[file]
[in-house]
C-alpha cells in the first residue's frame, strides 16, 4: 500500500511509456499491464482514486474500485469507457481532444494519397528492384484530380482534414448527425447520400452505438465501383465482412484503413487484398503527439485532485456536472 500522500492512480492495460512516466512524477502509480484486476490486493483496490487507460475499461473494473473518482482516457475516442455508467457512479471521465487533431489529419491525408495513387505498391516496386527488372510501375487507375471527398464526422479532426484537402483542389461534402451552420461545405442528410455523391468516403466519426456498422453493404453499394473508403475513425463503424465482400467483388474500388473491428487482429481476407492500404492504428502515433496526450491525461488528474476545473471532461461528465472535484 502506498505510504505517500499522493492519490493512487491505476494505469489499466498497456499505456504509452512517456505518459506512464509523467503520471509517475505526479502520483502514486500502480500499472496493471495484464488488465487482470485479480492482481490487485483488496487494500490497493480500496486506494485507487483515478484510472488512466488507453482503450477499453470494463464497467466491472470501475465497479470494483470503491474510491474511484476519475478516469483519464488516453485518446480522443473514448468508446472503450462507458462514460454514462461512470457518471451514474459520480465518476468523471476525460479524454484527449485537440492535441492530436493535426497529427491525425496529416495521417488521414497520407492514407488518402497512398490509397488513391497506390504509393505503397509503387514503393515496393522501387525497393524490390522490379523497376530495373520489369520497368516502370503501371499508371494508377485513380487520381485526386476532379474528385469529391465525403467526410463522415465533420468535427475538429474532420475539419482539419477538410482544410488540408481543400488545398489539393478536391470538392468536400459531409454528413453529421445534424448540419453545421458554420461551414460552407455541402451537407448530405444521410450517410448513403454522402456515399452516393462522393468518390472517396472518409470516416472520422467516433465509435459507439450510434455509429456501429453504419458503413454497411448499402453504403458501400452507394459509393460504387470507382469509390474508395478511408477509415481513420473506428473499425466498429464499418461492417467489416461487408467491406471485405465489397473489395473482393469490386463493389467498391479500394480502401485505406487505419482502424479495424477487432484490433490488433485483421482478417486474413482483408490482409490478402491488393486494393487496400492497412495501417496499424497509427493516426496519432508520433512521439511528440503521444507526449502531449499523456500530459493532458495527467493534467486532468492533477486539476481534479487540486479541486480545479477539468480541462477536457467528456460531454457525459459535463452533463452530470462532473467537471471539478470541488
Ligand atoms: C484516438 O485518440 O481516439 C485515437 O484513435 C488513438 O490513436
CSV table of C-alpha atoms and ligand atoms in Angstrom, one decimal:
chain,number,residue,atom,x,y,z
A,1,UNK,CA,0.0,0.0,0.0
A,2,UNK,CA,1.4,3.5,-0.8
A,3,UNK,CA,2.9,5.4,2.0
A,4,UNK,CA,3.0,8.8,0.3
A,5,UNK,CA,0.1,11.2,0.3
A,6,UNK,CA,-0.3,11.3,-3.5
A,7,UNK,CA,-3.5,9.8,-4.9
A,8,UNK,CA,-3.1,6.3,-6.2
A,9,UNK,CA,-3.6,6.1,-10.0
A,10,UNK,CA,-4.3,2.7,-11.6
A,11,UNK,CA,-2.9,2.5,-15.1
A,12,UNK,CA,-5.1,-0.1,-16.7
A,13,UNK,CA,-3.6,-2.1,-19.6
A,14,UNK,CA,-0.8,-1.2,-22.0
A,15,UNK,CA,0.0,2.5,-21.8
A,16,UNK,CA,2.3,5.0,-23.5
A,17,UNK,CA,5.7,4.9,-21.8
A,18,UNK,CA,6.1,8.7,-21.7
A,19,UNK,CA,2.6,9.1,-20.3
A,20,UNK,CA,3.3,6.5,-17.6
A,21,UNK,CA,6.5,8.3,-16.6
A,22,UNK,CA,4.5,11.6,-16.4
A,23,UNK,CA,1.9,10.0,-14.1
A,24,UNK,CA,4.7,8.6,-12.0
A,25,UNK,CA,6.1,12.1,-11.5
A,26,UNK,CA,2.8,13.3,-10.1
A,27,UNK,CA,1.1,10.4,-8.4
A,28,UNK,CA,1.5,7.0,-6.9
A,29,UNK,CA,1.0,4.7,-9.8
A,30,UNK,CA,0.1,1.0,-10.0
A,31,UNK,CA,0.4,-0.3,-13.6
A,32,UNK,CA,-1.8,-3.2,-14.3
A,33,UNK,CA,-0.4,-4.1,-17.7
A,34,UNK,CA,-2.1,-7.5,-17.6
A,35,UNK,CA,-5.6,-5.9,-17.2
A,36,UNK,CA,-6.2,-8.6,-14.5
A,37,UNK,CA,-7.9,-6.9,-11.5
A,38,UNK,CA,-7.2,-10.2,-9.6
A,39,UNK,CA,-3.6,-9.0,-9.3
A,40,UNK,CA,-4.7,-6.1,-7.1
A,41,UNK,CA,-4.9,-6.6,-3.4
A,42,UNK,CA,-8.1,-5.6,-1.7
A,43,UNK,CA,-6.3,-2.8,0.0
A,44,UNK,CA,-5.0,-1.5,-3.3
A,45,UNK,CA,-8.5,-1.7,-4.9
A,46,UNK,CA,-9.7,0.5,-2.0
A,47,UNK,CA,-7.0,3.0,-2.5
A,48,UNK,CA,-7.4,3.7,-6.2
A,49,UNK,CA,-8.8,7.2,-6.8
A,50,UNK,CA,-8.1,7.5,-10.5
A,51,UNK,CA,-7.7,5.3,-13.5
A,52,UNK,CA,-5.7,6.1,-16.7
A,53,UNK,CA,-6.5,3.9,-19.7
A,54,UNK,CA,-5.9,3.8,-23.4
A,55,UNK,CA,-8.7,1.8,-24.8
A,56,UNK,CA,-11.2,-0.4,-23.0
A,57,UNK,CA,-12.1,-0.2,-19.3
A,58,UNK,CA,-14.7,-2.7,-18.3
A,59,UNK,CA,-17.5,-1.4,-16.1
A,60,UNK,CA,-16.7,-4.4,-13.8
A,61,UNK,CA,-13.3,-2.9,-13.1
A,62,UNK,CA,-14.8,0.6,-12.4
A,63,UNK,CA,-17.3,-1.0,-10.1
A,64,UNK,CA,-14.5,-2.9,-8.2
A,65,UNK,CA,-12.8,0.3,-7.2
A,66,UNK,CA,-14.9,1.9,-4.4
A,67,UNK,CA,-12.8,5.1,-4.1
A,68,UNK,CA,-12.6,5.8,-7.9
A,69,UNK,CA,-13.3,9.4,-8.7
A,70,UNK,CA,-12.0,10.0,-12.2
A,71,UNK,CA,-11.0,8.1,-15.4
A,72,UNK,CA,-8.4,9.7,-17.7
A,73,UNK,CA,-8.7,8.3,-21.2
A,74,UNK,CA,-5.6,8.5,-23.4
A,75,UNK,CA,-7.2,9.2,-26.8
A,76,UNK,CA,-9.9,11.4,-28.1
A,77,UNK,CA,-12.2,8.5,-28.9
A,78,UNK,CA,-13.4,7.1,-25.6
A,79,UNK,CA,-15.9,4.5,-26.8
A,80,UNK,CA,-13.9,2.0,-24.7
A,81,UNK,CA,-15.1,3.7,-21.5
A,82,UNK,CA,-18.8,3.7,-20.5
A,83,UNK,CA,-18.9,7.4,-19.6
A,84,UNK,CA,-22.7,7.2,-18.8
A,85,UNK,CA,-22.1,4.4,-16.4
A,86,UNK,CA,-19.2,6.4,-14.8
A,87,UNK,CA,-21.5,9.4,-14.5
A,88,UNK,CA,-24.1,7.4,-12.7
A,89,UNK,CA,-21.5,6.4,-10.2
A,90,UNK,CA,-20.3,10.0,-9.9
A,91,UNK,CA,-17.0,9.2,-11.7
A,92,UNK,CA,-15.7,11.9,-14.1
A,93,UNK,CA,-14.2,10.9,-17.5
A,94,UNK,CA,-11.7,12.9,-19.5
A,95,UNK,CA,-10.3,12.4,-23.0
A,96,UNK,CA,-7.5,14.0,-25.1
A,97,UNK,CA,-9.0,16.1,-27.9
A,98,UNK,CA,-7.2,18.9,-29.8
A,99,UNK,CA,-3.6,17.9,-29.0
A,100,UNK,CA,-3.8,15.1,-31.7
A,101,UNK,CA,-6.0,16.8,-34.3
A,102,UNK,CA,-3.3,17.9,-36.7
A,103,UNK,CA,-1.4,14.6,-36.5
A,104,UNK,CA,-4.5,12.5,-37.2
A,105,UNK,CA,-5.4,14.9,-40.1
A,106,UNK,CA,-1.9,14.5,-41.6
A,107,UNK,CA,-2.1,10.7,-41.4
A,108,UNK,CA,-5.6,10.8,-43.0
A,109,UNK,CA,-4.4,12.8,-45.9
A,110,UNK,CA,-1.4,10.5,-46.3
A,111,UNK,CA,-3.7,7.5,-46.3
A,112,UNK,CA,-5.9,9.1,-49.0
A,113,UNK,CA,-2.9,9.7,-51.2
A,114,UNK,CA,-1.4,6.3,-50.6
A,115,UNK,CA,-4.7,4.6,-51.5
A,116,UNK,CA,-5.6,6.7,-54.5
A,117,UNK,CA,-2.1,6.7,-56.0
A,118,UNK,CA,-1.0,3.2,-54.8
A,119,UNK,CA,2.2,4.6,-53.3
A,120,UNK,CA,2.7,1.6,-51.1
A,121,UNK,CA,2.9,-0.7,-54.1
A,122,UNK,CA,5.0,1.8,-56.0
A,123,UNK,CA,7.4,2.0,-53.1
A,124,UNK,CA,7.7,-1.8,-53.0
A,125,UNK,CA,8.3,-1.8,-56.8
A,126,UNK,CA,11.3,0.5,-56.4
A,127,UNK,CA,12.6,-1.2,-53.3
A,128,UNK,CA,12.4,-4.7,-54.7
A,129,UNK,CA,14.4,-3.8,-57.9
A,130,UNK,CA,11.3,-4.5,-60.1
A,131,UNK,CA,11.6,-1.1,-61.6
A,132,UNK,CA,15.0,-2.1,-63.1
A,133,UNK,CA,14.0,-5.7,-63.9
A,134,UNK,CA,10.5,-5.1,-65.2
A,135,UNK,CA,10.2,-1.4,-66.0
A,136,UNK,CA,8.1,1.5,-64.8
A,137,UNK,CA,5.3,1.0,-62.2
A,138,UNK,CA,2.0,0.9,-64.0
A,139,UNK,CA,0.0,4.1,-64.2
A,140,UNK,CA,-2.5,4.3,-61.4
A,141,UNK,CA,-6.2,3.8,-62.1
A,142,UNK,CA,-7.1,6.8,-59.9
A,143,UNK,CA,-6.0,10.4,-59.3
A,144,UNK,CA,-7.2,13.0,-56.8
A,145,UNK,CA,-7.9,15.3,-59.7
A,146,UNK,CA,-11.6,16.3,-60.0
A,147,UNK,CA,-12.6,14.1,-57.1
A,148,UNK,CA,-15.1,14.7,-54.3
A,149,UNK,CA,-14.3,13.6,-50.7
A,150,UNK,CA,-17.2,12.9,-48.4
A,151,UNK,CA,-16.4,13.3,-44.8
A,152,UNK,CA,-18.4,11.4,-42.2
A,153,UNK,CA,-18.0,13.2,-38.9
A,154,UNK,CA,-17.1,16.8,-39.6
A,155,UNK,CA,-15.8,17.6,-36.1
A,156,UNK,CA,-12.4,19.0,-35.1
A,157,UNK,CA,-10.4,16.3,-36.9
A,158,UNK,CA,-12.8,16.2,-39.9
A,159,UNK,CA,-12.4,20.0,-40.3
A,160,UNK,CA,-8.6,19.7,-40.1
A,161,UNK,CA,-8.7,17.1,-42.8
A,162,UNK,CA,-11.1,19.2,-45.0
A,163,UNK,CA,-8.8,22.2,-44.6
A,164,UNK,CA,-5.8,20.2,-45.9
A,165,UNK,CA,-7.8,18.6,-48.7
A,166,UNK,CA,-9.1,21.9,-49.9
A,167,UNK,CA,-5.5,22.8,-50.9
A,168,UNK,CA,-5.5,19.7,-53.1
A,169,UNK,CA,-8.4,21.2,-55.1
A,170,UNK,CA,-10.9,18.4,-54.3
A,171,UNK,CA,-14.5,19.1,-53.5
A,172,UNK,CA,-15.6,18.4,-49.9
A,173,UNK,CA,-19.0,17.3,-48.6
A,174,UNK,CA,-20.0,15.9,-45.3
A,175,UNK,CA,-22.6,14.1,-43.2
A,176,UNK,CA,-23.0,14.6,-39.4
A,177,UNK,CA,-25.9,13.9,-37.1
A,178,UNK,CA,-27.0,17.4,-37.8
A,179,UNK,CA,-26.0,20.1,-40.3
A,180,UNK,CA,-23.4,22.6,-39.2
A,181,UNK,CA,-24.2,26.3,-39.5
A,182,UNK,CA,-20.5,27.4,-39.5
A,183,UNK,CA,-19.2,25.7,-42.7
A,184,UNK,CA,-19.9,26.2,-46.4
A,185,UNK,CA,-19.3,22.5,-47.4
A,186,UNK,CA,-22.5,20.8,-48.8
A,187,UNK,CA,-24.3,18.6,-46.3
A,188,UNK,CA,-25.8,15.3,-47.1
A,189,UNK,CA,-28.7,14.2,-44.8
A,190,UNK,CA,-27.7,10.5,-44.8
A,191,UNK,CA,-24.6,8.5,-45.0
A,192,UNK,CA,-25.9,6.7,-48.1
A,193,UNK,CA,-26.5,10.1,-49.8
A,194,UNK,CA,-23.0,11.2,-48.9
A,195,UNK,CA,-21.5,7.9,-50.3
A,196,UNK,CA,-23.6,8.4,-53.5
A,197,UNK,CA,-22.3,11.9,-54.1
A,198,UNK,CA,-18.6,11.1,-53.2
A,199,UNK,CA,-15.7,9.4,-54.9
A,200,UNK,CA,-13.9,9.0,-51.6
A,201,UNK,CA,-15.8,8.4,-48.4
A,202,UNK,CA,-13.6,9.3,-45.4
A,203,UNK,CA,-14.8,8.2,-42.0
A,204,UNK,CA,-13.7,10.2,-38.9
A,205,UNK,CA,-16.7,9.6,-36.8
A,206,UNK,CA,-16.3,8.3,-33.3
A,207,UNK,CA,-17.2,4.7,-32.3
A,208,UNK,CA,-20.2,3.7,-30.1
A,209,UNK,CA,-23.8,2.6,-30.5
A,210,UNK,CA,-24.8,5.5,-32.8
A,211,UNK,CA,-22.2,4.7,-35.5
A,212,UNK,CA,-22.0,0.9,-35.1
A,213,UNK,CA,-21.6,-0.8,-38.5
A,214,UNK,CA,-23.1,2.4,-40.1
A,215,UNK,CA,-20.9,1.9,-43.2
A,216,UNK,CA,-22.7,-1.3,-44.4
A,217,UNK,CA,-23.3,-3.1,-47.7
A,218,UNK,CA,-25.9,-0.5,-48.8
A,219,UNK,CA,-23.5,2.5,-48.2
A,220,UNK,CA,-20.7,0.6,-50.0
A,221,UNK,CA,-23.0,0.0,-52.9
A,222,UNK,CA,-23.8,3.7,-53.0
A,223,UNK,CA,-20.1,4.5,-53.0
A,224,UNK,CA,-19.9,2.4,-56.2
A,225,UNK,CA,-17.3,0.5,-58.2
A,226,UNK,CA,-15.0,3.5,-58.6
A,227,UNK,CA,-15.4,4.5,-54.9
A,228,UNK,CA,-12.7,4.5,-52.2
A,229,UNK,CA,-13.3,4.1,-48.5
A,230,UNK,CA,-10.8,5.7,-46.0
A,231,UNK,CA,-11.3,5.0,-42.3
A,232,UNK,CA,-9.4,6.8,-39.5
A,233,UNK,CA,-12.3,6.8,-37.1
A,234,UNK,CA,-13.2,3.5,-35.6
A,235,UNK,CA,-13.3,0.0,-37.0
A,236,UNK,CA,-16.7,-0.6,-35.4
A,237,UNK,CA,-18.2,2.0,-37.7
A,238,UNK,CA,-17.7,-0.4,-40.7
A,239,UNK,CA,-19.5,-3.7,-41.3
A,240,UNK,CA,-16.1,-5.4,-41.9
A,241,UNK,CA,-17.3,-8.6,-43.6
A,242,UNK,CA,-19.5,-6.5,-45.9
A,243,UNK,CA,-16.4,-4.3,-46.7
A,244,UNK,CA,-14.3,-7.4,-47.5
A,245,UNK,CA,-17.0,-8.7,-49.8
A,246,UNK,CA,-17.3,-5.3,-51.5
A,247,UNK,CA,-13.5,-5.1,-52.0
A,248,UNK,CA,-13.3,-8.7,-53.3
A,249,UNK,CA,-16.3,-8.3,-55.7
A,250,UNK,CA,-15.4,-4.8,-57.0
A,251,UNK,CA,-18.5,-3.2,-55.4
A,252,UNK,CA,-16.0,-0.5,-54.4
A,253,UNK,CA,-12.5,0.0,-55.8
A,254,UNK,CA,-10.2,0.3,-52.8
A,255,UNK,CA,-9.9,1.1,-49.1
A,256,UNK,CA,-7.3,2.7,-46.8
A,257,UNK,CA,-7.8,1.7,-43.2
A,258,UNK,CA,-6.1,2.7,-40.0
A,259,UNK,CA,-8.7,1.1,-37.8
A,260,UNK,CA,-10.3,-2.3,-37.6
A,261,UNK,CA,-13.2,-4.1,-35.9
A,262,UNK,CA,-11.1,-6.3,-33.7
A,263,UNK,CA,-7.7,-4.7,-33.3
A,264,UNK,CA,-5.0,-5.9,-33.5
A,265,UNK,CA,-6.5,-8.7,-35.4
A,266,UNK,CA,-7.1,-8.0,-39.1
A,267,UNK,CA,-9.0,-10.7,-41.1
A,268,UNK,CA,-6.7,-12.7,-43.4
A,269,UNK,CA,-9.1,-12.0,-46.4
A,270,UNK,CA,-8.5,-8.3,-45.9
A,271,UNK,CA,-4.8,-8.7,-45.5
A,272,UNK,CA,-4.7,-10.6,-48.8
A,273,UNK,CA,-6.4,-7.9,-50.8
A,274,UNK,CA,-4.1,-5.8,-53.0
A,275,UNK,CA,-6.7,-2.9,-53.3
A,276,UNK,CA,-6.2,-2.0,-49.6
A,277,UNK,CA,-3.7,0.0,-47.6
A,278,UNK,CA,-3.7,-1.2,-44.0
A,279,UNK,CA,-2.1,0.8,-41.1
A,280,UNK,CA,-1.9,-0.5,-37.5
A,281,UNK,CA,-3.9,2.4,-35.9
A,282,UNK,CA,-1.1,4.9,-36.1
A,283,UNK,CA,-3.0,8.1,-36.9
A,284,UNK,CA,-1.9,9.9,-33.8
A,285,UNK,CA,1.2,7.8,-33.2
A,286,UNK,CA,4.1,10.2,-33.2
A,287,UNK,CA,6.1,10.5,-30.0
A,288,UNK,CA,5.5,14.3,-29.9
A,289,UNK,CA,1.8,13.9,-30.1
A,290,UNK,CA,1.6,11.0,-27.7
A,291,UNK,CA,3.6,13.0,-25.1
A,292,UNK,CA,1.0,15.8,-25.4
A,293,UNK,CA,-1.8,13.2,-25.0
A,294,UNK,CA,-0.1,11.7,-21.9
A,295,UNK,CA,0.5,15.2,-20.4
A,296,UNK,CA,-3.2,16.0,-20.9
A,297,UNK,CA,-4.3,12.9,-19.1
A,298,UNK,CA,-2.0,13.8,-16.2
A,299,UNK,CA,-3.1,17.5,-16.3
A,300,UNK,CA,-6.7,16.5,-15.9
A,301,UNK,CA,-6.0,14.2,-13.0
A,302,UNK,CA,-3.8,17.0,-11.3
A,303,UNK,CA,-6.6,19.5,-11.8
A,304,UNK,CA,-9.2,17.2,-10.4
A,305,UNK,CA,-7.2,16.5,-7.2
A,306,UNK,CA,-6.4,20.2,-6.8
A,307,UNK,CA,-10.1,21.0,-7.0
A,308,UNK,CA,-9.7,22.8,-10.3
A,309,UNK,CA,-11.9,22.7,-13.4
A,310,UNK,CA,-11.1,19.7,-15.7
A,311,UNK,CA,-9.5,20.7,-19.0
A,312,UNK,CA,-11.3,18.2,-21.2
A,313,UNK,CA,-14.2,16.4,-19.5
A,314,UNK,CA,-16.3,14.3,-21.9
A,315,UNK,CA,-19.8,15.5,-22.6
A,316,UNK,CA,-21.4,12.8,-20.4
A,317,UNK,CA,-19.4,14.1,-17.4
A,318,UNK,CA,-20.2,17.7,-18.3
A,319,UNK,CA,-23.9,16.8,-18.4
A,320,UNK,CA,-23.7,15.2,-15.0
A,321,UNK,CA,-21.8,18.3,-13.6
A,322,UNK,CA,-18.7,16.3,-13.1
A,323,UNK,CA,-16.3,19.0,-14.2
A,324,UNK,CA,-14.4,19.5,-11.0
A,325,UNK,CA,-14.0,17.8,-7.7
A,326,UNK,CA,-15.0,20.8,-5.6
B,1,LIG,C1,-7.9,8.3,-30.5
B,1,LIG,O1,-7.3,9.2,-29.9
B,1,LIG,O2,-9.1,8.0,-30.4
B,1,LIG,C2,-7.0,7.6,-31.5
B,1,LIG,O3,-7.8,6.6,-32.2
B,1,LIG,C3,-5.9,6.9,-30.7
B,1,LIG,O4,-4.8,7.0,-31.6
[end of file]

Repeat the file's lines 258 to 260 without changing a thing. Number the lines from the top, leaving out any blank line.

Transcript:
A,253,UNK,CA,-12.5,0.0,-55.8
A,254,UNK,CA,-10.2,0.3,-52.8
A,255,UNK,CA,-9.9,1.1,-49.1